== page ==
Though there are various ways to launch and lift high-altitude balloons, recent advances show that hydrogen gas is the best candidate. Researchers at the Massachusetts Institute of Technology’s Lincoln Laboratory recently discovered a new way to generate hydrogen with aluminum and water. With this new ‘MIT process,’ researchers have already demonstrated the ability to fill atmospheric balloons with hydrogen in just minutes – a fraction of the time it takes using other methods. The MIT process promises to be not just faster, but also cheaper and safer than other methods of hydrogen generation. It also means that units can generate hydrogen at the point of use – obviating the need to store or transport the volatile gas or other compressed gasses. The researchers have demonstrated effective hydrogen generation with scrap and recycled aluminum and with non-purified water including coffee, urine, and seawater.
The deployment of balloons utilizing this new hydrogen generation process would be extremely simple. A balloon system could conceivably be developed where the system is simply dropped into the ocean from a ship, airplane, or helicopter with a mechanism that causes it to self-deploy when it comes into contact with seawater. This single system – one that does not require stores of compressed gas or an electrolyzer to generate hydrogen – would also take up far less space than other balloons and the associated equipment required to get them aloft. Balloons full of hydrogen gas could also act as giant batteries as the hydrogen can also be used to power communications equipment or sensors.
So far, the US Coast Guard has been leading the way with arctic communications. The service has highlighted improving communications in the arctic as part of their first line of effort in the 2019 Arctic Strategic Outlook and as a key initiative in their 2015 Arctic Strategy Implementation Plan. Along with the Marine Corps, the service has also been experimenting with Lockheed’s Mobile User Objective System (MUOS), a next-generation satellite communication constellation intended to replace the constellation that the Pentagon relies on today. But even the systems’ creators are clear that in extreme polar regions, MOUS may only offer eight hours of coverage per day. Constellations of small and cheap cube satellites might also be a partial fix for the communications dead zones, but hundreds or thousands would be required to cover a region as large as the arctic. The Army and the Air Force are also interested and intend to invest $50 million each toward arctic communications. The Army has previously experimented with using high-altitude balloons to support multi-domain operations and might be a key partner in developing an arctic communications capability, and the Air Force is looking at using commercial broadband satellites to meet service and joint communications needs in the arctic.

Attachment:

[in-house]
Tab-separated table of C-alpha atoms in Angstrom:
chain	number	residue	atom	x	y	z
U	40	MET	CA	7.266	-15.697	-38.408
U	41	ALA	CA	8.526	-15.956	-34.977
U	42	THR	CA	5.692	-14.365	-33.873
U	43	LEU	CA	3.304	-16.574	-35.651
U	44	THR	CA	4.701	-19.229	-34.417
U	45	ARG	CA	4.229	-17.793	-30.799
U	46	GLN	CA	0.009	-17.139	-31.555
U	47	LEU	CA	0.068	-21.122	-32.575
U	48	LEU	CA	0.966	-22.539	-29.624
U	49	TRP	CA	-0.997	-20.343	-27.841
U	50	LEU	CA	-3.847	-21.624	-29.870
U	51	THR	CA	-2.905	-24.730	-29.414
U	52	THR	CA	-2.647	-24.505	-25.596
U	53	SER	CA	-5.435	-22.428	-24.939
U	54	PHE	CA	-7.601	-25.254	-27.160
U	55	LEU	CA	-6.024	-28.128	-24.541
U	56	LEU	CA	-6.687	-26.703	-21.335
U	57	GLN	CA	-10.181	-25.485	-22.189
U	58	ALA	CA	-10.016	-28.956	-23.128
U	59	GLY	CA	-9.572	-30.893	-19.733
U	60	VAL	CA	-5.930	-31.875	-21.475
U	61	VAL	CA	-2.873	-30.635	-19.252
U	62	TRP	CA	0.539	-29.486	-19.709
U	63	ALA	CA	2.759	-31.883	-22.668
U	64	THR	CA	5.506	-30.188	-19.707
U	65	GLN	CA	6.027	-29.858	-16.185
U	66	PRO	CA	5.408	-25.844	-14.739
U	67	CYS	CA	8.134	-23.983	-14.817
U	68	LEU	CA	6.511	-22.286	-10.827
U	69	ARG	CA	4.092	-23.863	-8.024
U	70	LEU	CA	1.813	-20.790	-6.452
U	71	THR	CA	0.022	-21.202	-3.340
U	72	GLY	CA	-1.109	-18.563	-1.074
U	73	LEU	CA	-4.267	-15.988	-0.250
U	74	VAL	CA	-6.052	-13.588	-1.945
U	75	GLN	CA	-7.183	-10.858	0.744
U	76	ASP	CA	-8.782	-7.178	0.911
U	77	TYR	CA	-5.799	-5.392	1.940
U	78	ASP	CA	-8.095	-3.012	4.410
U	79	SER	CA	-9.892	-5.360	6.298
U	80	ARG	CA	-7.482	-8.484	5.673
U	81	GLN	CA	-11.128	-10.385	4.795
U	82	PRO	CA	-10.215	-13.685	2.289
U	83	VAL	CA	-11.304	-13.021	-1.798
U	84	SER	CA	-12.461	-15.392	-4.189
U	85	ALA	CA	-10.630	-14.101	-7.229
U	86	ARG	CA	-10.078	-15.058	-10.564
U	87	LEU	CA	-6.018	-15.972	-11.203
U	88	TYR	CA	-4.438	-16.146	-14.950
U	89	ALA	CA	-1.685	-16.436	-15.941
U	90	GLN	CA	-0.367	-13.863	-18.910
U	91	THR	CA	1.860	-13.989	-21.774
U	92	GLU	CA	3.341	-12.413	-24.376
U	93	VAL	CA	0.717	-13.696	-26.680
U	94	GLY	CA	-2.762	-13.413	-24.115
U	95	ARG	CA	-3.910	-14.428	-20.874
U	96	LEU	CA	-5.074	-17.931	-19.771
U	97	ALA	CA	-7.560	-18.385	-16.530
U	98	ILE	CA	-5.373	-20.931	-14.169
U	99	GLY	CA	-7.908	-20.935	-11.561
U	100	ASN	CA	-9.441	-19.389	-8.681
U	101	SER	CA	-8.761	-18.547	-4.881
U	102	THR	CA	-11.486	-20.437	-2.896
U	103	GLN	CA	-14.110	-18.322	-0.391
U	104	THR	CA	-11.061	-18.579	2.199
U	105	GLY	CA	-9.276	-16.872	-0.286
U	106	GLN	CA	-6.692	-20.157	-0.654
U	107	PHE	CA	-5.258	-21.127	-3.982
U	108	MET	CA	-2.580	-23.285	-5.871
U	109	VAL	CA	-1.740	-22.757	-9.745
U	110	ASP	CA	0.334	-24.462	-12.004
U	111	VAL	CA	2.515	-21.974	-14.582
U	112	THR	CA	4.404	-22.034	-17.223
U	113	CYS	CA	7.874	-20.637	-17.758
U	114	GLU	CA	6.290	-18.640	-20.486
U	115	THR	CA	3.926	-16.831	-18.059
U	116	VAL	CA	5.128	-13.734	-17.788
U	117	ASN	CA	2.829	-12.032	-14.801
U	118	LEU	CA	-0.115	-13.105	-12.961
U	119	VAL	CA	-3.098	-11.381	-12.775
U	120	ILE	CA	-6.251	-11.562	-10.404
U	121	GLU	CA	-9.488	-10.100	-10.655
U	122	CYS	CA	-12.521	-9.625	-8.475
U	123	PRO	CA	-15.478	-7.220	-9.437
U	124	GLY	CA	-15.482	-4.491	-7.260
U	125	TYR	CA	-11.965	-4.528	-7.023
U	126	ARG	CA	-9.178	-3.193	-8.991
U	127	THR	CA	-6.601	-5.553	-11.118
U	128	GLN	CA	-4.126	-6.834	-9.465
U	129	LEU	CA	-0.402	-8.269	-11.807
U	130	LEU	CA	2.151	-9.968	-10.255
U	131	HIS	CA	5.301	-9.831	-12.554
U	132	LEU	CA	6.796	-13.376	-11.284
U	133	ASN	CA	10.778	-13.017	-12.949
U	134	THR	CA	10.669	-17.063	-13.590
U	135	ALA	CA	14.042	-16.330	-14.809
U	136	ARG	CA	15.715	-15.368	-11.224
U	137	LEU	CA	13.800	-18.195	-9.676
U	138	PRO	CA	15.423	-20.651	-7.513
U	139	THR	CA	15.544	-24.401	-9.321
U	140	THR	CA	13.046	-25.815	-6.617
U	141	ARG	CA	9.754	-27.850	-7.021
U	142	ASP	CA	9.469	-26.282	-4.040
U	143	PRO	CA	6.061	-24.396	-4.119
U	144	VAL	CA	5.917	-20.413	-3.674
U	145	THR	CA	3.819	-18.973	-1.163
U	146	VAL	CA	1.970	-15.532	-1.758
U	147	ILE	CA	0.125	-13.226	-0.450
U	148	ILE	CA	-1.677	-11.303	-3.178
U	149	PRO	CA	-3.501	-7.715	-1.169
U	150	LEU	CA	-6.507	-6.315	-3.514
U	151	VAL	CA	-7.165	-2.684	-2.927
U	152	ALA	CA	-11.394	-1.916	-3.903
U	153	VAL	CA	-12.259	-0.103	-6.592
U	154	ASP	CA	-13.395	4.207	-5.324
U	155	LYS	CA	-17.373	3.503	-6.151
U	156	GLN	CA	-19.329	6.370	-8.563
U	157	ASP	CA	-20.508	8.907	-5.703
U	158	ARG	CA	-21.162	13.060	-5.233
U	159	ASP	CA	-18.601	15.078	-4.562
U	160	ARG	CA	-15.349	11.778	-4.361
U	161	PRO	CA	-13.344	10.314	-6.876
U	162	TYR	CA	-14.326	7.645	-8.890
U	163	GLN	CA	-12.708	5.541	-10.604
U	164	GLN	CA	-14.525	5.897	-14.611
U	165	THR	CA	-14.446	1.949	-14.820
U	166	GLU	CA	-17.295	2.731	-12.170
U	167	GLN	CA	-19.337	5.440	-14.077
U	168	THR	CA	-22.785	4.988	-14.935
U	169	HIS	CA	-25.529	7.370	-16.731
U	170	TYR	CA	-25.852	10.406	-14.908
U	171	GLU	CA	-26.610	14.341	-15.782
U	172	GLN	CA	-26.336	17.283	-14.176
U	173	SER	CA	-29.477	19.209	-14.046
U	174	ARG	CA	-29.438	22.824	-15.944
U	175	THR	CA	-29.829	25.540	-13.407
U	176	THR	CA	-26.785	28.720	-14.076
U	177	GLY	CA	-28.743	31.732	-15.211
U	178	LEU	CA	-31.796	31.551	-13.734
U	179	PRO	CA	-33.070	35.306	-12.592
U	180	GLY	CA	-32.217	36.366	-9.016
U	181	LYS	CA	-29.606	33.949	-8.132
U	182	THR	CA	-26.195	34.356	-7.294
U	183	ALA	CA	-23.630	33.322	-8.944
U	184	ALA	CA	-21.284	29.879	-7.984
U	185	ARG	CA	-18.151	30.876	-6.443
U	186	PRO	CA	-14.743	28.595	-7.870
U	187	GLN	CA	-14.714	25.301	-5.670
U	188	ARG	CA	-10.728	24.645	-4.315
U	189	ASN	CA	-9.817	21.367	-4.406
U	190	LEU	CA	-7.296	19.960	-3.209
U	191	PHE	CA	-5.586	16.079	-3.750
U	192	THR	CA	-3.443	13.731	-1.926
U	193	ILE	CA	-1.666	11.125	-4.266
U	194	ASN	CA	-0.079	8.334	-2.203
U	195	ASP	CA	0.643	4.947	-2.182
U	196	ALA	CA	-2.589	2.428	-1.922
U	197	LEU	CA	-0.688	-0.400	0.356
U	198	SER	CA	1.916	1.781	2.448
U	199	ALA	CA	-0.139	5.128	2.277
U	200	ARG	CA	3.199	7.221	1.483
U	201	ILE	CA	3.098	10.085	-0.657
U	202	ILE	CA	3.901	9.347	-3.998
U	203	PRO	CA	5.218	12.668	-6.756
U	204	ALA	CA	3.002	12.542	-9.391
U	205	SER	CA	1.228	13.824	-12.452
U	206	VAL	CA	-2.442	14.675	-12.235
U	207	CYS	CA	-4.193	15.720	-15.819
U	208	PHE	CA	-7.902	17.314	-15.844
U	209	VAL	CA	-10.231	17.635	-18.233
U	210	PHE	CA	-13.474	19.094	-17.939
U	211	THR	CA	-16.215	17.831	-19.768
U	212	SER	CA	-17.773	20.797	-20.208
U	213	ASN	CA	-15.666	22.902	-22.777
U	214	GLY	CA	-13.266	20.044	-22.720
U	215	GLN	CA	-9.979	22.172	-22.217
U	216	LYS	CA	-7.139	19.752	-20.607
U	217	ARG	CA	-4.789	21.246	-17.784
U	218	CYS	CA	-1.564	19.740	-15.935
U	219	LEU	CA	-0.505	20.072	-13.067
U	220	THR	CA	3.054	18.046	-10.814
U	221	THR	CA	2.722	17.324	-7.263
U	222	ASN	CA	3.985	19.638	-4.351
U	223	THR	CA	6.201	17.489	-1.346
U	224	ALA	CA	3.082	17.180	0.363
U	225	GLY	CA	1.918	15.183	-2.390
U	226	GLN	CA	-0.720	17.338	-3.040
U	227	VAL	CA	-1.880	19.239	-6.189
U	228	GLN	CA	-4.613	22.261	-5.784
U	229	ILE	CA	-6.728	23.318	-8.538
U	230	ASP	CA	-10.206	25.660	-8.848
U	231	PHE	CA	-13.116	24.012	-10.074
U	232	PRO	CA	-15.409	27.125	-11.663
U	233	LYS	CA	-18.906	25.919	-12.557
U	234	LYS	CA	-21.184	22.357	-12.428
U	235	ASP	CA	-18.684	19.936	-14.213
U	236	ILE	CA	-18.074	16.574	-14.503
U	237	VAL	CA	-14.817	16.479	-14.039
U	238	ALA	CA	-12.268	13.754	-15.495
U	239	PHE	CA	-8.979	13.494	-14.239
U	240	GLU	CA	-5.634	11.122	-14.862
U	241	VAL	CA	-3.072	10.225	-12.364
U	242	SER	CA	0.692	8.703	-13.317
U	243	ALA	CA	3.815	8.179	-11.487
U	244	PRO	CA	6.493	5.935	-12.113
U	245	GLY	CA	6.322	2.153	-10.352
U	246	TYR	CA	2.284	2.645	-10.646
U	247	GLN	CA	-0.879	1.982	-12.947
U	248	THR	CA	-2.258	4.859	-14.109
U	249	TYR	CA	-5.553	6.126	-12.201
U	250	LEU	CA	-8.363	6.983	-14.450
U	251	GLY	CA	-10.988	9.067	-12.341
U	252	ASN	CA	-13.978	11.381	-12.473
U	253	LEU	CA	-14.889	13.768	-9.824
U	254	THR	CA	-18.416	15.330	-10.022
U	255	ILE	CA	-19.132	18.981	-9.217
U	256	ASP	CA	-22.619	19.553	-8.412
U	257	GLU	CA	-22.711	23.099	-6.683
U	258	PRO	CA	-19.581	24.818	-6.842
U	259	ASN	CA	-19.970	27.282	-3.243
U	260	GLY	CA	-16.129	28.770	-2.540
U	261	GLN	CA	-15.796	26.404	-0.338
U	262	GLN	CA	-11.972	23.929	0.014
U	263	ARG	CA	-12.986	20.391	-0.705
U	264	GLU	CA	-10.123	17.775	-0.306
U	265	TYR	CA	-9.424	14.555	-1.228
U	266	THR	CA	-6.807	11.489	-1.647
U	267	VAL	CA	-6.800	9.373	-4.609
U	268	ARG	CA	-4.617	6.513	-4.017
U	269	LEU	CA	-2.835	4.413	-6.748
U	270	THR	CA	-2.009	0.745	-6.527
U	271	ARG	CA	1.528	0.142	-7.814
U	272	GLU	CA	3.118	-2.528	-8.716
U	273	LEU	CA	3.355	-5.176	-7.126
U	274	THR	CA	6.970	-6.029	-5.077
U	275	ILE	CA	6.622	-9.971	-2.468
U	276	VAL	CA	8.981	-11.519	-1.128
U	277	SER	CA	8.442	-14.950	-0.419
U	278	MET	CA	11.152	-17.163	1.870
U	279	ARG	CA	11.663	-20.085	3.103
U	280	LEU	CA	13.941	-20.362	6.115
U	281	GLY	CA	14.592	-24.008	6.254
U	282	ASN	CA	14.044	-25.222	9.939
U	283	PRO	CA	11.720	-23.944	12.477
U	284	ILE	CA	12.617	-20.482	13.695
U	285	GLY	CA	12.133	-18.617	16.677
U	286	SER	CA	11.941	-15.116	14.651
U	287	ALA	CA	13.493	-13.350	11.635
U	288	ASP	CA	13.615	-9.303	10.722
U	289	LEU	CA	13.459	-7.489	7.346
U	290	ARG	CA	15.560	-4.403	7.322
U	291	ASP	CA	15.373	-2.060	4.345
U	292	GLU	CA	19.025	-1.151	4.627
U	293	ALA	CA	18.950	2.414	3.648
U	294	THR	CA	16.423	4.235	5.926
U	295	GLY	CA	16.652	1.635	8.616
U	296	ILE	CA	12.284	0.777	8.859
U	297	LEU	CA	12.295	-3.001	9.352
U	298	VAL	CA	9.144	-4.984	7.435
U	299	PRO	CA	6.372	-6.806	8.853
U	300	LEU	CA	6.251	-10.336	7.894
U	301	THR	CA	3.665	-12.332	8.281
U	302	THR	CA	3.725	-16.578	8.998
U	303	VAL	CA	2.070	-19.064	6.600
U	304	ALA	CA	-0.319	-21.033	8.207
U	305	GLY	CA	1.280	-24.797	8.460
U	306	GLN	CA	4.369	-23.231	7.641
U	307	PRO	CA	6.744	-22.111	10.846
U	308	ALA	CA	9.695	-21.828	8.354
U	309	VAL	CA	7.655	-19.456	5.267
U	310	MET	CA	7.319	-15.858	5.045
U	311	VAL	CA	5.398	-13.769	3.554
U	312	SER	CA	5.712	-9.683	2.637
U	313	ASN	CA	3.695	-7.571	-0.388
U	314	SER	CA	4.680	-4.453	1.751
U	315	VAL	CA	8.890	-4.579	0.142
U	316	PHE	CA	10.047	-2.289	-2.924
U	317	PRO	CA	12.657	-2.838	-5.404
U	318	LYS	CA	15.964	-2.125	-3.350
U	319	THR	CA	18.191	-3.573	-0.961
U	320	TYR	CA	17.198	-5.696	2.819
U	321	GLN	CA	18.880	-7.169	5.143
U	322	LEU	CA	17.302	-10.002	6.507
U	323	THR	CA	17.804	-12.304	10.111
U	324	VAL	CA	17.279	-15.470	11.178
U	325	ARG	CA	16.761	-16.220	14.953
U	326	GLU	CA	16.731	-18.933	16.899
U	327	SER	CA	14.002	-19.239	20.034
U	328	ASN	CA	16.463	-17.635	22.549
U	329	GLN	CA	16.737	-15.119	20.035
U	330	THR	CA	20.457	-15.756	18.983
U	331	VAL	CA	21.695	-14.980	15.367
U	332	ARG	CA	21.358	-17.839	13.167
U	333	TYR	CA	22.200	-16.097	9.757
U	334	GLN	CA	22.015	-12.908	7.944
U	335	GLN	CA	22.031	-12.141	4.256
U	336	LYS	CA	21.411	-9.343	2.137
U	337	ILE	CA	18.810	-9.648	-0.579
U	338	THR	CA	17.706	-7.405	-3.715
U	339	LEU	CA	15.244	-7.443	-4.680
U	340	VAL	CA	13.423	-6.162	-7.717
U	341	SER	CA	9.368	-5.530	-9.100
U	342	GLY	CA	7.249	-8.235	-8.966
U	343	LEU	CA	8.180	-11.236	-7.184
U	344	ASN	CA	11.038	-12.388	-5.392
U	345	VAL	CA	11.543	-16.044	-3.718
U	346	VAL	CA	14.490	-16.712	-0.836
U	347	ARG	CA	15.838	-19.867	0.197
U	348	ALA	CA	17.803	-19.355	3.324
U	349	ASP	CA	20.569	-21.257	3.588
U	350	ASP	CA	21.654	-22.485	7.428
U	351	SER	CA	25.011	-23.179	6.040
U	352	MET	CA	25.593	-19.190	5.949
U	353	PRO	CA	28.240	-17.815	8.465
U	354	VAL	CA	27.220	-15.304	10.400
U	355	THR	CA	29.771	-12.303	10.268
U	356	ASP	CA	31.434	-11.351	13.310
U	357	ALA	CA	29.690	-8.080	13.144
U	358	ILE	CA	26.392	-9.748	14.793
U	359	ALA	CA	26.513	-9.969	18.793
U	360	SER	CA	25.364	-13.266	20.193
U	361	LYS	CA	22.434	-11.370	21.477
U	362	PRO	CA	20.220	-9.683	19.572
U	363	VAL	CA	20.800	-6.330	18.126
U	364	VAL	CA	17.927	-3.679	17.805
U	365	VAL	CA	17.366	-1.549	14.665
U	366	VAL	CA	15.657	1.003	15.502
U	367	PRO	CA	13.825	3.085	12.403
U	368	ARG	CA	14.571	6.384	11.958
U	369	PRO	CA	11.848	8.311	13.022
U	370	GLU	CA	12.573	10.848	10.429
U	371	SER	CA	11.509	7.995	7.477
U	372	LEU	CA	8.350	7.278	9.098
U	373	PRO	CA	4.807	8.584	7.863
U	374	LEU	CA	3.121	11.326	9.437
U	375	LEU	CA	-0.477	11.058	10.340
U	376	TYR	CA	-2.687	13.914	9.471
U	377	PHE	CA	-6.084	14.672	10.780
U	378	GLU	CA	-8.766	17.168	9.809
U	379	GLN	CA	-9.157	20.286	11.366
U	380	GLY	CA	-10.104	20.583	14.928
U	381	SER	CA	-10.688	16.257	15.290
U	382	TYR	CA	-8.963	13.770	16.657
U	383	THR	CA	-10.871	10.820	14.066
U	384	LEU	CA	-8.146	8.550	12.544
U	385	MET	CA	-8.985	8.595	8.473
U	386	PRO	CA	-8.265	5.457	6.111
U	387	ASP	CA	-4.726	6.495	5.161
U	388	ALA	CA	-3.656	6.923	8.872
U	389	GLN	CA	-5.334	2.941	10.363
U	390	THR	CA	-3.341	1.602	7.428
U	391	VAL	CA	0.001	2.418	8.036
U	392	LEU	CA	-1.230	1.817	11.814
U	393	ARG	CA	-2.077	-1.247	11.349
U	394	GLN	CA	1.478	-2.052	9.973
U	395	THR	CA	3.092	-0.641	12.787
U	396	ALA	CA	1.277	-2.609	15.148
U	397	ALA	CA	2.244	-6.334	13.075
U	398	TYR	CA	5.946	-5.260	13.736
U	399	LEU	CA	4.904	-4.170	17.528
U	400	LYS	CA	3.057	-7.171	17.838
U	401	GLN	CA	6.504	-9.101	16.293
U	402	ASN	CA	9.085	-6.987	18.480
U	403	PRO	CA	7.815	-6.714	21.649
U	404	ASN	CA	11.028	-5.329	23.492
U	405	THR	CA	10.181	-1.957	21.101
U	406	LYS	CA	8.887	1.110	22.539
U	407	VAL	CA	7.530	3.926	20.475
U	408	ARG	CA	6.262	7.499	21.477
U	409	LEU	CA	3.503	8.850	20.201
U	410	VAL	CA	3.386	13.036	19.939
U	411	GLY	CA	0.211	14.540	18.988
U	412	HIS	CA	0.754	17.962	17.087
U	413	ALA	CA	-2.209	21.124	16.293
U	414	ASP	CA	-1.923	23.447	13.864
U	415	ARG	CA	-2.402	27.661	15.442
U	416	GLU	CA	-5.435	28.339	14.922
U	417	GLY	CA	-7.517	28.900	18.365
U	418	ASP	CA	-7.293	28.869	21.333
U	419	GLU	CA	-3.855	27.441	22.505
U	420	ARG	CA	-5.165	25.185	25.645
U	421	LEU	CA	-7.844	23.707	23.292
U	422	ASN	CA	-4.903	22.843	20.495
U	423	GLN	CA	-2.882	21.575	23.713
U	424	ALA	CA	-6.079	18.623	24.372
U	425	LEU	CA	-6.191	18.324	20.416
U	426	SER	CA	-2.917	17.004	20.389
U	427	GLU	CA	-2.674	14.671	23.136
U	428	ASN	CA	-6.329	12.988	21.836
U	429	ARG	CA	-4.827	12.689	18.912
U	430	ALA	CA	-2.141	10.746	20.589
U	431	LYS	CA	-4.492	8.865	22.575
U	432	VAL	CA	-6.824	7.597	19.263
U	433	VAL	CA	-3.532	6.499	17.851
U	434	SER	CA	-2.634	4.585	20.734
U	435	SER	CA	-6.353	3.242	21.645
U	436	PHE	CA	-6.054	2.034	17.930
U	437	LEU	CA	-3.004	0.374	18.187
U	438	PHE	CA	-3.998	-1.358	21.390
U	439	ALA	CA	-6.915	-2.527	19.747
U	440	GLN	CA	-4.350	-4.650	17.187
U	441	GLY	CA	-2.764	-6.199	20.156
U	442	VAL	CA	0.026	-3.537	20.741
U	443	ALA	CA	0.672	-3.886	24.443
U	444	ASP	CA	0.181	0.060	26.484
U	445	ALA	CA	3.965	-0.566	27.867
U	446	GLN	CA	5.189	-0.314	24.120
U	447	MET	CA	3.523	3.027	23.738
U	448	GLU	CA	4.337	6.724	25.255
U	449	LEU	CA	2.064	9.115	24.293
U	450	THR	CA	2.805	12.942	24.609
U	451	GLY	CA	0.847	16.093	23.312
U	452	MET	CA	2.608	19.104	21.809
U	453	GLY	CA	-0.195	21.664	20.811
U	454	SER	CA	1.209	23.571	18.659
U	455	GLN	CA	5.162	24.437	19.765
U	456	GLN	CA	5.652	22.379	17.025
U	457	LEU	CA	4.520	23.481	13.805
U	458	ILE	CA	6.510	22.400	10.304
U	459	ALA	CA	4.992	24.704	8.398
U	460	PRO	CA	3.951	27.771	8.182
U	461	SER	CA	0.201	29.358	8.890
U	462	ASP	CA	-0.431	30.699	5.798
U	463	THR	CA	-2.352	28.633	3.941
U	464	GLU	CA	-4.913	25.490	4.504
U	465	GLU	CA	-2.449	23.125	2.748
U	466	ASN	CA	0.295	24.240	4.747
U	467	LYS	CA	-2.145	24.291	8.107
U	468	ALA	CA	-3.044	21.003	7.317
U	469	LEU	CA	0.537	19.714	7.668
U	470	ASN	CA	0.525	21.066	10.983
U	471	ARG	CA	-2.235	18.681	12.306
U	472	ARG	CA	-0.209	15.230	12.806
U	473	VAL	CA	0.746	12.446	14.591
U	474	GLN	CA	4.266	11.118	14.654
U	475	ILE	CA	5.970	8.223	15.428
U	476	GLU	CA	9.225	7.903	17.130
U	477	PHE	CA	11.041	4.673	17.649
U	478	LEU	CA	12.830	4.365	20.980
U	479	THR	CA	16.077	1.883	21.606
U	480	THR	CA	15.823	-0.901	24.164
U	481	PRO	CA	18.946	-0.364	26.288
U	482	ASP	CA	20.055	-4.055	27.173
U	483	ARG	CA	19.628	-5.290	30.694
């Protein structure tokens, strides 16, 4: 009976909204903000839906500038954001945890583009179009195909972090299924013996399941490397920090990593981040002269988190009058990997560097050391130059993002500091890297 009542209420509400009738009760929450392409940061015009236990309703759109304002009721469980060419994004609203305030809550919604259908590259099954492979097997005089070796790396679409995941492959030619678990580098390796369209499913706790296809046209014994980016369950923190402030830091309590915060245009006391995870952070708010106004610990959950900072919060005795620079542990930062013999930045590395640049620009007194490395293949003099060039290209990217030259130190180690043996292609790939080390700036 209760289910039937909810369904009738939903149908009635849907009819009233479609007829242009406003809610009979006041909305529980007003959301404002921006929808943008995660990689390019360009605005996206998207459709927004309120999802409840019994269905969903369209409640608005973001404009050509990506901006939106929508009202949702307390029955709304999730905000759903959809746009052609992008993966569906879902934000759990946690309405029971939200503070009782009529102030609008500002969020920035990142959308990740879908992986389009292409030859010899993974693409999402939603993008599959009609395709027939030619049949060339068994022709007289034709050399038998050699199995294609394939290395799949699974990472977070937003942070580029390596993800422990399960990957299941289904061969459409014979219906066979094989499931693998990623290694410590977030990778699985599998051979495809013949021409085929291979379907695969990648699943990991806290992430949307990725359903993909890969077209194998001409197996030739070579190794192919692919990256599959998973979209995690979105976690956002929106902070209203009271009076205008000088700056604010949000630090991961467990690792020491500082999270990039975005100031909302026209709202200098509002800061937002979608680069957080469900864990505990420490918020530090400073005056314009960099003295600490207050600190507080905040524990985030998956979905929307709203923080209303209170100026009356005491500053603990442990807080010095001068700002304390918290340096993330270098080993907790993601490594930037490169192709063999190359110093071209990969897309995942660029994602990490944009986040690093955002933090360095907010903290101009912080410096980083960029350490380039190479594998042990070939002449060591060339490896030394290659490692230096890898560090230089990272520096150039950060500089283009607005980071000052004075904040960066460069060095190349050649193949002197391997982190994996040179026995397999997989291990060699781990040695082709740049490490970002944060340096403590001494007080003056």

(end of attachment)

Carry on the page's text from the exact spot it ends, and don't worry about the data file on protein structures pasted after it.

Communications issues are a consequence of the polar operating environment and an obstacle for the military services operating there. But just because the environment is difficult does not mean that US forces have to go without persistent and reliable communications. High-altitude balloons could plug the communications gap not just for maritime forces but also for the Army and special operations units operating in these extreme latitudes. Developing and deploying high-altitude communications balloons, lifted by hydrogen gas generated by the MIT process, offers near-term capability for US forces operating in polar regions with underdeveloped communications infrastructure.
Walker D. Mills is a U.S. Marine Corps officer serving as an exchange officer in Cartagena, Colombia, the 2021 Military Fellow with Young Professionals in Foreign Policy, a non-resident WSD-Handa Fellow at Pacific Forum, and a Non-Resident Fellow with the Brute Krulak Center for Innovation and Future War.
The views expressed are his alone and do not represent the United States government, the Colombian government, the United States military, or the United States Marine Corps.
Feature Image: A NASA long duration balloon is prepared for launch on Antarctica’s Ross Ice Shelf near McMurdo Station in 2004. (NASA photo)